During the Middle Ages, great plagues swept across Europe, and the worst outbreak occurred in the 14th century, killing 25 million people. This deadly disease was called the Black Death, because those suffering from the disease would turn a blue-black color. Other names for it were bubonic, oriental, or Levantine plague. It spread from Asia and was brought by ships from the Black Sea to Mediterranean ports.
An 18th-century plague doctor wearing protective clothing. The beak contained “antiseptic” substances. The rod was to take pulses without touching the patient.
The pestilence was so infectious that villages were completely wiped out, and some reports say that one-third of all the people in England (the population was about 3 million then) died of it in two years. More than half the population of Asia and Europe may have died from the disease. In those days, when streets and houses were unhealthy and had no proper drainage, plagues happened fairly often, but the Black Death was the worst one ever known. Black rats became infected with the disease and the fleas from these animals hit other rats and humans, and so the plague quickly spread. A writer of the time said: “The cattle roamed master less over the countryside, crops rotted in the fields for lack of hands to reap them, and so few priests were alive that our Holy Father the Pope gave permission that laymen would minister to the dying.”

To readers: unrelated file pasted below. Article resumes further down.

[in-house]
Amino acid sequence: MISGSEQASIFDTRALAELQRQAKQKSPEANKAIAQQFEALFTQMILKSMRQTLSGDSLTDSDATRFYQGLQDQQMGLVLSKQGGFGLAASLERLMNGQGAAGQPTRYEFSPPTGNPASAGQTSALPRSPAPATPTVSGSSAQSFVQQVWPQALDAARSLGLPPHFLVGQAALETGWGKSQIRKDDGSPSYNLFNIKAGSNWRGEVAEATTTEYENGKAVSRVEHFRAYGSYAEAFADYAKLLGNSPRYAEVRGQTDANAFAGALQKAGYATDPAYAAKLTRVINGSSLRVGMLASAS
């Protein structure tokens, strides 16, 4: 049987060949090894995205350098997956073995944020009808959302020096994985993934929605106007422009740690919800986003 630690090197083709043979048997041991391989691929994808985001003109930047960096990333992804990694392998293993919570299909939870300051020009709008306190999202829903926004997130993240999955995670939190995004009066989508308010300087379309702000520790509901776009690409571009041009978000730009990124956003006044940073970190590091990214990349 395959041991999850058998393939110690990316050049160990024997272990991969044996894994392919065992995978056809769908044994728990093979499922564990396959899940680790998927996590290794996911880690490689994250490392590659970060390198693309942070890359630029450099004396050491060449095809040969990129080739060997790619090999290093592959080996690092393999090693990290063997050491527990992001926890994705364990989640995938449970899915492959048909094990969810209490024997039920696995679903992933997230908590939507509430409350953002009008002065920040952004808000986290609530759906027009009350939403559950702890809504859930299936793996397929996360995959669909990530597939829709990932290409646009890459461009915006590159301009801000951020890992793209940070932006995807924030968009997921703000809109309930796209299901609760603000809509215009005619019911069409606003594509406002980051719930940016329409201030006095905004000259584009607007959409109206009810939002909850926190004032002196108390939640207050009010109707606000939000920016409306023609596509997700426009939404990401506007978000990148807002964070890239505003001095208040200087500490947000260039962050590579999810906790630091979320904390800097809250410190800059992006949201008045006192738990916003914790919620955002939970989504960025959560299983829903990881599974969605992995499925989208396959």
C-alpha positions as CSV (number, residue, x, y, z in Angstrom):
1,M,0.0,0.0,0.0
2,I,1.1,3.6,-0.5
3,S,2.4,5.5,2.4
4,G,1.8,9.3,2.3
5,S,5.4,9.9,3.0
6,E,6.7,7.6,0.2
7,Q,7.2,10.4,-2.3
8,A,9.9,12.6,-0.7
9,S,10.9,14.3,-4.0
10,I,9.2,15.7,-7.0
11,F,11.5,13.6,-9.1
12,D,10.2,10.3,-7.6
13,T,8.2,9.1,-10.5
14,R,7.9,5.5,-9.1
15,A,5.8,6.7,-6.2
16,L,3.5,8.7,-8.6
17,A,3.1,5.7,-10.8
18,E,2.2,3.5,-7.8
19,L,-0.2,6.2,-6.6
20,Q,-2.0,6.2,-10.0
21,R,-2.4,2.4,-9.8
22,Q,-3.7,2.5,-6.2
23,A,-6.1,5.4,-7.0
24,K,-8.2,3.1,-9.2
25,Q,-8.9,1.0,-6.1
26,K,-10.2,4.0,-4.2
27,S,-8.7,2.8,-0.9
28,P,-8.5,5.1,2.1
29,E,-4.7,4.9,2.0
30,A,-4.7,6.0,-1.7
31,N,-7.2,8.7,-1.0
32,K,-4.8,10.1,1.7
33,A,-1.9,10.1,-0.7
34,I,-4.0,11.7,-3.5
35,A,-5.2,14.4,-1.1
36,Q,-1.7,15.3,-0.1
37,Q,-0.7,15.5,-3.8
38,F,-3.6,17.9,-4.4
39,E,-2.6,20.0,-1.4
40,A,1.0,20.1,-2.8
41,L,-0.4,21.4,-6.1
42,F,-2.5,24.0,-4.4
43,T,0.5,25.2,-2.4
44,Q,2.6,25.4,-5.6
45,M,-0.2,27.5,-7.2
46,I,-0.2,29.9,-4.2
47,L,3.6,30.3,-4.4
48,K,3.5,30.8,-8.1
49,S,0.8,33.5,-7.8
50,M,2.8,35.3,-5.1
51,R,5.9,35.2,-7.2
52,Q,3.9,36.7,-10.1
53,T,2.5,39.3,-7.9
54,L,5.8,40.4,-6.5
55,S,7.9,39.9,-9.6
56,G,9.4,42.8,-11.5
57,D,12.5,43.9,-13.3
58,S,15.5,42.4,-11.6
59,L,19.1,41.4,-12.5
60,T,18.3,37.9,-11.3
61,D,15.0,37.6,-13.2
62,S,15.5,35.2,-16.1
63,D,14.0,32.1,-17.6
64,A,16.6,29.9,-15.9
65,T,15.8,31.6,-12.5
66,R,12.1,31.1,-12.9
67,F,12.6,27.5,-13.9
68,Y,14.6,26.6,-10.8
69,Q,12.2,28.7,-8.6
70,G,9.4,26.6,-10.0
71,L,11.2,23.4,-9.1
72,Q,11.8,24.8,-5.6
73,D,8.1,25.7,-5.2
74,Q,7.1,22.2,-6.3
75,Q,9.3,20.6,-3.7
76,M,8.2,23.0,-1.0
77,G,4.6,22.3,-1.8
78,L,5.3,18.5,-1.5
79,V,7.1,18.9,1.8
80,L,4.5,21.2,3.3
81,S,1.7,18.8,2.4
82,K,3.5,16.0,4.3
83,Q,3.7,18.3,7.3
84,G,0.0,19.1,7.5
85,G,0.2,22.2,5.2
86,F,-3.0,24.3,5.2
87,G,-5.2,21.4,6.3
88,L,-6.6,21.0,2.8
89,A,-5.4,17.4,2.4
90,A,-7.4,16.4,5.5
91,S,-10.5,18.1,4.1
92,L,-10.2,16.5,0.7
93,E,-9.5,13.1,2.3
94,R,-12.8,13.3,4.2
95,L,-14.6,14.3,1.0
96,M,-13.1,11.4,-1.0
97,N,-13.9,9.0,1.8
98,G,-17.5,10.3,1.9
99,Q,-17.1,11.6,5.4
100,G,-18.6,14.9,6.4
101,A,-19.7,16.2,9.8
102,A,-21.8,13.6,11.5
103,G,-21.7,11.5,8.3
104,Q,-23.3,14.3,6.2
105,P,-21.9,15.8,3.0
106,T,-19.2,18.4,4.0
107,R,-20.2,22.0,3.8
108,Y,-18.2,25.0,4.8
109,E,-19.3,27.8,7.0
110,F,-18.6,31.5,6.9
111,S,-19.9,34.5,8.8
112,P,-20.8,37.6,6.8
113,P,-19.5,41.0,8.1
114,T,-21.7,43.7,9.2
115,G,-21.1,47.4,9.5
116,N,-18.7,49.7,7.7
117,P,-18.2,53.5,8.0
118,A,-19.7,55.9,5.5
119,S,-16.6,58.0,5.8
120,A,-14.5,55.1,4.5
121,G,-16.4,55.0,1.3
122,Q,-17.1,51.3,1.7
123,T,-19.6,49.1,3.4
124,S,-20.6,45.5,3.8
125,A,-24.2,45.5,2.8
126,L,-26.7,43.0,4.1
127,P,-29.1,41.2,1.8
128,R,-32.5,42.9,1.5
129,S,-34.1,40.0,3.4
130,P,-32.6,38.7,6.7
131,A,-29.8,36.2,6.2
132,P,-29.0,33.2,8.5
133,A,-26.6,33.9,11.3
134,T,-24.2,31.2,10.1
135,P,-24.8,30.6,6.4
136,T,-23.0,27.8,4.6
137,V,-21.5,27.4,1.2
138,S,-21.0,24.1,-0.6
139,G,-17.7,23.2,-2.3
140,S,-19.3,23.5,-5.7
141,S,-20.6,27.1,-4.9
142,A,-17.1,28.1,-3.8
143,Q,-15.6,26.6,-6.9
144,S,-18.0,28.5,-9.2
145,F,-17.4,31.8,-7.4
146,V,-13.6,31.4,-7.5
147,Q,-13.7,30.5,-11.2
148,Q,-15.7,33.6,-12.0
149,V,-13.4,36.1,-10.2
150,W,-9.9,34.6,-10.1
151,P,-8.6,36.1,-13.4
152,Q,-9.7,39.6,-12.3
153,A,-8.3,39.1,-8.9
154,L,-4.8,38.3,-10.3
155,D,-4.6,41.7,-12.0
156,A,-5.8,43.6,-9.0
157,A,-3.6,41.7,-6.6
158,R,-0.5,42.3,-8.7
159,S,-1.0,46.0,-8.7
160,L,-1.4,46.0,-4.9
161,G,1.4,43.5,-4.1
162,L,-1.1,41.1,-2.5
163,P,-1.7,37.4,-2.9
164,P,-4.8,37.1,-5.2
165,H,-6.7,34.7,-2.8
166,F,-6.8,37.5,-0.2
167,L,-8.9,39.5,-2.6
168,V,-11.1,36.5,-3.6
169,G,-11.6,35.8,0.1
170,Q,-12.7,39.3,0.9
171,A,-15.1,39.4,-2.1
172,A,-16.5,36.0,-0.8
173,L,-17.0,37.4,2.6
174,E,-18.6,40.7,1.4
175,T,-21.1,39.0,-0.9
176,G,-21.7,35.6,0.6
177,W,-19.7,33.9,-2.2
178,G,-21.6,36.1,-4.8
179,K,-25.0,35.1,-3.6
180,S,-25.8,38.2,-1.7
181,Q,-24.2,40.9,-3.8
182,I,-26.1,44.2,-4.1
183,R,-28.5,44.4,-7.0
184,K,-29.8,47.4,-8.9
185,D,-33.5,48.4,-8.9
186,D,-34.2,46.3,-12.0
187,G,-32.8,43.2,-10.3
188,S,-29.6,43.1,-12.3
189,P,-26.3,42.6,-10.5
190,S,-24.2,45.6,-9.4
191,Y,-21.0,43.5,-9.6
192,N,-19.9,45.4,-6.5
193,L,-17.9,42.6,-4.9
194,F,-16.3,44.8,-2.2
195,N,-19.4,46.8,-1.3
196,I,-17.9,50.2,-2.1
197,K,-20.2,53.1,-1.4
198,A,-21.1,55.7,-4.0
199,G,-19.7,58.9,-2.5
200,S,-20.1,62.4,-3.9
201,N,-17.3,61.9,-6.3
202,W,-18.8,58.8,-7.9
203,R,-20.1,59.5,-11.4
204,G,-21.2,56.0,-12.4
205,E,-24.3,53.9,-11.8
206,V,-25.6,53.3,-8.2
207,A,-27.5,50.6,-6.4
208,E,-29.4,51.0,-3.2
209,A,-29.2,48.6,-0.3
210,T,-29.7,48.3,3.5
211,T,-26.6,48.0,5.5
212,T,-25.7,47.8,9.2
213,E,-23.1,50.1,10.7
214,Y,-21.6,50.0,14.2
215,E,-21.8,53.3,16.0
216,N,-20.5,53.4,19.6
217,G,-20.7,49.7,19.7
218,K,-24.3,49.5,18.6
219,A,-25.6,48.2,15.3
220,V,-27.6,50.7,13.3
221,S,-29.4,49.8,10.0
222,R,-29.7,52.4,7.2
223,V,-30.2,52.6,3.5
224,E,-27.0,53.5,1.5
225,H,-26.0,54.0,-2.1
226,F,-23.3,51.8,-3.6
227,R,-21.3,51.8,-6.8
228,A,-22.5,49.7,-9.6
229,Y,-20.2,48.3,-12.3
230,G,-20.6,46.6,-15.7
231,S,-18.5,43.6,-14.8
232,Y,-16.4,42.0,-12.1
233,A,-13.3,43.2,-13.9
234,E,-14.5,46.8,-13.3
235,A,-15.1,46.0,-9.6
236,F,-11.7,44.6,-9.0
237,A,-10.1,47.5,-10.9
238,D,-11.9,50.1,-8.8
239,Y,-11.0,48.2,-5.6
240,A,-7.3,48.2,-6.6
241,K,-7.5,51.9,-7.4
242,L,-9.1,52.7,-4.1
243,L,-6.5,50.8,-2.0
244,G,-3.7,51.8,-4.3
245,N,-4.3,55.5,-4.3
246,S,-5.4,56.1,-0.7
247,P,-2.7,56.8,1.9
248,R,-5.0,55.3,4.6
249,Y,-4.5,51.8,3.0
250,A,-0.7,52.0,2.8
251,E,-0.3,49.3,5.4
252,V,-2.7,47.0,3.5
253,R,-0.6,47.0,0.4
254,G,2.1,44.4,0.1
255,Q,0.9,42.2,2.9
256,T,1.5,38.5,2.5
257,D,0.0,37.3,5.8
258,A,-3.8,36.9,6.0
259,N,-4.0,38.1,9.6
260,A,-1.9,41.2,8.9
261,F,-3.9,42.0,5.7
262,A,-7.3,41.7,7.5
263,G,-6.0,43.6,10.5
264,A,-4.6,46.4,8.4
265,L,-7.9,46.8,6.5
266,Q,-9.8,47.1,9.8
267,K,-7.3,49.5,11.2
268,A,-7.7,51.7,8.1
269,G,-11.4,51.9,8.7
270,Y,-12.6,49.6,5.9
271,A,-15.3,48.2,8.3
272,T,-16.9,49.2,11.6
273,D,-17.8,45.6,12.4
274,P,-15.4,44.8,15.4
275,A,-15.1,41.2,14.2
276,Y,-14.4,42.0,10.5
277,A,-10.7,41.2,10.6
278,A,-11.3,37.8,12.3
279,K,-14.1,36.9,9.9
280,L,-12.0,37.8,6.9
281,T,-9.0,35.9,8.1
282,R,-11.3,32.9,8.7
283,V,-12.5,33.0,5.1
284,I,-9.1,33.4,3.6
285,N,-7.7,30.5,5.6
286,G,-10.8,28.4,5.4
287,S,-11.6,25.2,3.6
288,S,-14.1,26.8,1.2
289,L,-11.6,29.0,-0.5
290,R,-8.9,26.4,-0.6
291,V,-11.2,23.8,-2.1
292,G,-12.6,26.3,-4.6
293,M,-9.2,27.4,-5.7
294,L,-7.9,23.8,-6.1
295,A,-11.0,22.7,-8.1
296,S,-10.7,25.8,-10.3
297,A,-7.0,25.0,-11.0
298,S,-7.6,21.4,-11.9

For the next 300 years the plague broke out at intervals, though never so badly again. With cleaner towns and rat control, the plague had practically disappeared from Europe by the end of the 17th century.
A plague epidemic began in China around 1894 and spread throughout Southeast Asia and India. During this epidemic, the plague bacteria were discovered by a Swiss scientist Aleixandre Yersin. He then developed an effective serum for inoculation against the disease.